Business people in small communities are often dependent upon the international market for both supplies and customers. Such a market requires skillful participation in order to benefit from the services it affords, which presents difficulties in an economy of small business units. Small farmers may increase their production by using hybrid seed, equipment and tools produced elsewhere, but their small scale purchases, like those of other local businesses, must be made through expensive middlemen from outside the village. Similarly, sale of their produce through individual marketing methods requires costly transport and wholesale services. In a subsistence economy where external commercial structures are undeveloped, the subsistence style of operation itself blocks the perception of business possibilities. Producers who have never encountered their customer's lifestyle lack skills in perceiving their changing tastes and product needs. Because of this inexperience they find themselves limited to local markets or put at the mercy of sporadic market demand and expensive middleman services. They lack the skills to develop the capital to build the flexibility needed to market goods for maximum income. The resulting erratic income patterns discourage any effective financial planning and cause a cycle of loan defaults, effectively terminating credit services. Diminishing returns may lead to such capital shortage that children must be withdrawn from school to provide labour for the family to survive. In fact, such business people find themselves no longer able even to imagine success. As long as these ineffective business management methods persist there can be no significant participation in expanding the local economy.
[Developing countries] Small farming communities in the developing world are faced with issues such as availability of markets, diversification or crops, initiation of small industry, compliance with government regulations and agricultural quotas, and observance of strict loan regulations, all of which require management training and experience inaccessible to most of the local people, if indeed they are aware of its necessity. Simple management skills such as bookkeeping, purchasing, credit, interest terms and saving methods are extremely limited. Home industries may be unprofitable because markets have not been secured outside the village and the local demand for goods is limited. Small local shops offer overlapping stocks and are unable to expand to a profitable size. Profits from activities such as fishing may be diminishing, since middleman costs in marketing are high, encompassing both cold storage and transport. Farming done on small plots also produces little income. Essentially, all goods for the community are purchased by shop owners in a larger city. The continuation of inadequate or misinformed management approaches makes real growth in the local economy unlikely.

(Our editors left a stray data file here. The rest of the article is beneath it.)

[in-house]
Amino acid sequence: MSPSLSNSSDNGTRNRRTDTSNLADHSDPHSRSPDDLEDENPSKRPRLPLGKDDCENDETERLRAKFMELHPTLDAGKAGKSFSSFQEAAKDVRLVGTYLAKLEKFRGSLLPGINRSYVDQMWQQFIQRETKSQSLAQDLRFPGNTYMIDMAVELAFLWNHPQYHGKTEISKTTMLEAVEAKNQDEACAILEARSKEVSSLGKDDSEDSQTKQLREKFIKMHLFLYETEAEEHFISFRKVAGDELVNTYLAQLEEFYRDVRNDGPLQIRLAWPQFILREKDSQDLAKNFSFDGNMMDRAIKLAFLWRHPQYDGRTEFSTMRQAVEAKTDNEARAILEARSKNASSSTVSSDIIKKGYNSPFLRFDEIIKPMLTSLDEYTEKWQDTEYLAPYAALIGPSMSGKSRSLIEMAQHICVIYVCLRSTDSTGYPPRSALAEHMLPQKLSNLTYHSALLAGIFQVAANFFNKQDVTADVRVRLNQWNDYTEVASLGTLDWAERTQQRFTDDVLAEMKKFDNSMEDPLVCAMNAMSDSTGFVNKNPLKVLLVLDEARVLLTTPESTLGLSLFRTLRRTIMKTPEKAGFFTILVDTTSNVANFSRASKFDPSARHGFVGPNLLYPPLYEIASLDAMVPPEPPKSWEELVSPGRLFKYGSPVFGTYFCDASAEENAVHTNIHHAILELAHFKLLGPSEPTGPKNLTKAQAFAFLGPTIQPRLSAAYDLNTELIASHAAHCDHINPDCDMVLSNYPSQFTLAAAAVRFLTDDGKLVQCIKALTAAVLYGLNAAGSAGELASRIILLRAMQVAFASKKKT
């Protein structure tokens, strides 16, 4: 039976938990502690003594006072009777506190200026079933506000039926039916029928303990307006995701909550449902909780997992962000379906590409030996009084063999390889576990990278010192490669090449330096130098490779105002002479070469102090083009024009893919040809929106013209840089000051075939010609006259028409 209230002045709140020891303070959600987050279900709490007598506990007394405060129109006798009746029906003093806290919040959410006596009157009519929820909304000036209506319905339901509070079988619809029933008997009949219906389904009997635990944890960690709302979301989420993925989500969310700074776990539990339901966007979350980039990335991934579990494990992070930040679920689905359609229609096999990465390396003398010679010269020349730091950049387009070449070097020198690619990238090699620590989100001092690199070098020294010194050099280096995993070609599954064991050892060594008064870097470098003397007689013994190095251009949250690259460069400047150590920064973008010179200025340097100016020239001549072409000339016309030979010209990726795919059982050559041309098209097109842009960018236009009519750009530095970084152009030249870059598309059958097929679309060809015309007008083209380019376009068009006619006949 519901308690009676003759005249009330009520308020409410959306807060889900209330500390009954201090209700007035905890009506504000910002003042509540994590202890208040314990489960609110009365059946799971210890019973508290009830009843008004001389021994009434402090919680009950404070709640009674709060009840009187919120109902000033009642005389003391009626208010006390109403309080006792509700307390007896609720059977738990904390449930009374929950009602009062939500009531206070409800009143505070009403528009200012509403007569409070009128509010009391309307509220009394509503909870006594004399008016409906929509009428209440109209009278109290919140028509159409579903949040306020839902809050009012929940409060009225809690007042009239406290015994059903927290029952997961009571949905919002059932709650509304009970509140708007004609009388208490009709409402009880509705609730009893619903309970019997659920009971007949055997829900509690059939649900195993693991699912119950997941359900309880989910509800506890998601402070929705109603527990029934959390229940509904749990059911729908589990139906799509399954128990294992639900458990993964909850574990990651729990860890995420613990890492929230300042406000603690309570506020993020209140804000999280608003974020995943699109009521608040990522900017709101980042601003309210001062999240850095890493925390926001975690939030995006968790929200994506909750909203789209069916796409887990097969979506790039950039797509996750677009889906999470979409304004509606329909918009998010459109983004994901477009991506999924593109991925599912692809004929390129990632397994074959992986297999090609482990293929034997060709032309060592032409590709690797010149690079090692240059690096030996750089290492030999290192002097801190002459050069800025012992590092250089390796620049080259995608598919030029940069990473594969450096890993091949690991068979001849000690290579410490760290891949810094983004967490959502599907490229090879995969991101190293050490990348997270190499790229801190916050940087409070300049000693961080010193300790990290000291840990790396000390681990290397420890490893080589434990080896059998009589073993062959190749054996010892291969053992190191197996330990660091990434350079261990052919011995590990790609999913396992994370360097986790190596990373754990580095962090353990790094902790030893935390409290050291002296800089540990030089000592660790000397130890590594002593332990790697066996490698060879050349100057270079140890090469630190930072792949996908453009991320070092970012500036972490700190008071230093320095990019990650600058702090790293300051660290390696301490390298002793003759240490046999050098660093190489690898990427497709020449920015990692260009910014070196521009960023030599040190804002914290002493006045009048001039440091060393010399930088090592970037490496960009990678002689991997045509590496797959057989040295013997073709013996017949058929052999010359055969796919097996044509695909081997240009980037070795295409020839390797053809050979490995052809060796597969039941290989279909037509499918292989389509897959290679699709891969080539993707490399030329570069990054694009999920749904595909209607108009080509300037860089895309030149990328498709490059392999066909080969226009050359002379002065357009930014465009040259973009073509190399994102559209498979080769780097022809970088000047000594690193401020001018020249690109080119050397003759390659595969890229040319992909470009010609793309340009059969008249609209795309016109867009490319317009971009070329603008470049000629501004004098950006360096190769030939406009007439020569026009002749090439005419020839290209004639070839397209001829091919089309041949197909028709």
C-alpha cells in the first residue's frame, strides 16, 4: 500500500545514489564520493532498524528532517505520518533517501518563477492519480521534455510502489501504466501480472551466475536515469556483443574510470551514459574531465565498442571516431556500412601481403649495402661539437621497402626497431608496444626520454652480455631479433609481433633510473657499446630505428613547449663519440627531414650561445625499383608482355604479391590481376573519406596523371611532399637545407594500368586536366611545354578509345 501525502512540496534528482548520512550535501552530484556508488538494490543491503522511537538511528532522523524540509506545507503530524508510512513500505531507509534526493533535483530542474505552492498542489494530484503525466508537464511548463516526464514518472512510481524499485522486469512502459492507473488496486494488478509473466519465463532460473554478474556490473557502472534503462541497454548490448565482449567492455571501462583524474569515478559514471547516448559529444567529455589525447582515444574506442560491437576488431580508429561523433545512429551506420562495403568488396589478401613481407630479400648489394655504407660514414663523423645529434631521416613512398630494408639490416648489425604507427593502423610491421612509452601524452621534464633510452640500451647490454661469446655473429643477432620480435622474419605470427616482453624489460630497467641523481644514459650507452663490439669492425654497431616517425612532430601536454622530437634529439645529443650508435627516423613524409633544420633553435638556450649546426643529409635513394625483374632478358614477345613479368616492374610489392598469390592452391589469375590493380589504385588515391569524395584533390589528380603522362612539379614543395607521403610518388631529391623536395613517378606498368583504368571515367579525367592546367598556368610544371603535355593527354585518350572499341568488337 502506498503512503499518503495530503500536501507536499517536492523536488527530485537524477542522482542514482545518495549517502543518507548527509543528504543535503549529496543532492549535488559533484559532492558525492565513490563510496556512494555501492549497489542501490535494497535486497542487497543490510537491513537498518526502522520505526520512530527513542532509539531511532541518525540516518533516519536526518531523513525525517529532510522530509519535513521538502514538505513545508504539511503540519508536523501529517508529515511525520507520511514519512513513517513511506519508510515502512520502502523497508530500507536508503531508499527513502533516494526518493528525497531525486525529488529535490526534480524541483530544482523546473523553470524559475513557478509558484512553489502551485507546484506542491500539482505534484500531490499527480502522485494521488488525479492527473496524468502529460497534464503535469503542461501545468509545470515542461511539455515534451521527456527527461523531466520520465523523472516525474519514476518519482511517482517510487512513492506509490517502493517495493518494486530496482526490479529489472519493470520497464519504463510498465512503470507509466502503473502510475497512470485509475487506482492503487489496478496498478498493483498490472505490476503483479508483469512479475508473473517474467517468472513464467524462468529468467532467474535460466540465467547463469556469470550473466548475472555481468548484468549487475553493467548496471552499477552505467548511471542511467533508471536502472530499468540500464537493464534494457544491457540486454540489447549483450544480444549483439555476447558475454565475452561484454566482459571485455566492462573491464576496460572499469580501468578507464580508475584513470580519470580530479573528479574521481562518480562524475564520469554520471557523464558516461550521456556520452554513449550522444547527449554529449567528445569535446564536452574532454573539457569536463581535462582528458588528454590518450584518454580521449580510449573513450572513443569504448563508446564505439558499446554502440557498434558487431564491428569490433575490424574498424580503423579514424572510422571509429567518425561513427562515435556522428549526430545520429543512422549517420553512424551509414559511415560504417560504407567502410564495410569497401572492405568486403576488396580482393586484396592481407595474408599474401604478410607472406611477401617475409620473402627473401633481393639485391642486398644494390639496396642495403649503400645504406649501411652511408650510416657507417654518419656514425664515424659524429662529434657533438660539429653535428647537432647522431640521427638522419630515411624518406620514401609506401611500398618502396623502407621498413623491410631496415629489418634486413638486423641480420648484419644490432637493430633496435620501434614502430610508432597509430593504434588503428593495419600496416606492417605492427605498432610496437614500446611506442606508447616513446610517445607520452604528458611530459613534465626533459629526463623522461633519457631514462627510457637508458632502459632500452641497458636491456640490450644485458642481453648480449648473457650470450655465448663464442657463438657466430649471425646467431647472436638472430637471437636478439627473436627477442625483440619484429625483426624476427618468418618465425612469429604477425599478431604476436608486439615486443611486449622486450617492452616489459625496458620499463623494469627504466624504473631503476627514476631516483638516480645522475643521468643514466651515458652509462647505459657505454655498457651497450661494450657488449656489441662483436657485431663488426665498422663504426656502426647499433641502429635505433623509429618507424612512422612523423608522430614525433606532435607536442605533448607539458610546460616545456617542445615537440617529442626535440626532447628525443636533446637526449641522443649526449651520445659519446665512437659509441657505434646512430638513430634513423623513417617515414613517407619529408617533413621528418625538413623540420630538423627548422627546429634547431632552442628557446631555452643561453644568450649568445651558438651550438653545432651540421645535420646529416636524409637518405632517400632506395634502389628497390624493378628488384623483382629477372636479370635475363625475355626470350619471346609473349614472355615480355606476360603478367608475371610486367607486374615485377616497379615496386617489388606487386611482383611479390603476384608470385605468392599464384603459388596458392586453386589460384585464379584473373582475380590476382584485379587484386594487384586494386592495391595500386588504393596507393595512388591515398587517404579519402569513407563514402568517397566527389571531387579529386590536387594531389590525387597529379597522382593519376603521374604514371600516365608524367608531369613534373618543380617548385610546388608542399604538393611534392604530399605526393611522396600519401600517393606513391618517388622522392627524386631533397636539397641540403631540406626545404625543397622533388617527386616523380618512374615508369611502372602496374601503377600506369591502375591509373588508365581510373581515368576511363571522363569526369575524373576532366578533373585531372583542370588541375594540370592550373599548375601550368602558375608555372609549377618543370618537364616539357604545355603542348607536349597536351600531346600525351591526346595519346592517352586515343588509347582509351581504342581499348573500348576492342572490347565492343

Rural village vendors have a long history of trading through barter, buying and selling, but today their traditional style is being challenged as the market is undergoing a great transition. The market for local products like pots, rope, bamboo walls, hats and baskets is becoming increasingly competitive. Vendors experience themselves as having to accept smaller and smaller profits. Sales promotion and expansion include techniques just becoming familiar to the local merchant. In competitive instances he often finds himself the loser. The brokers who are middlemen between the craftsmen and the market take increasing advantage of rising inflation and the inexperience of the craftsmen. Total productivity has no doubt increased over the last 100 years, and has required more complex operations and therefore more highly technical managerial skills. Production techniques are often underdeveloped compared with modern methods. Unless advance techniques in sales, management and production are acquired soon, the rural areas will find themselves continually unable to benefit from their own potential in the commercial world.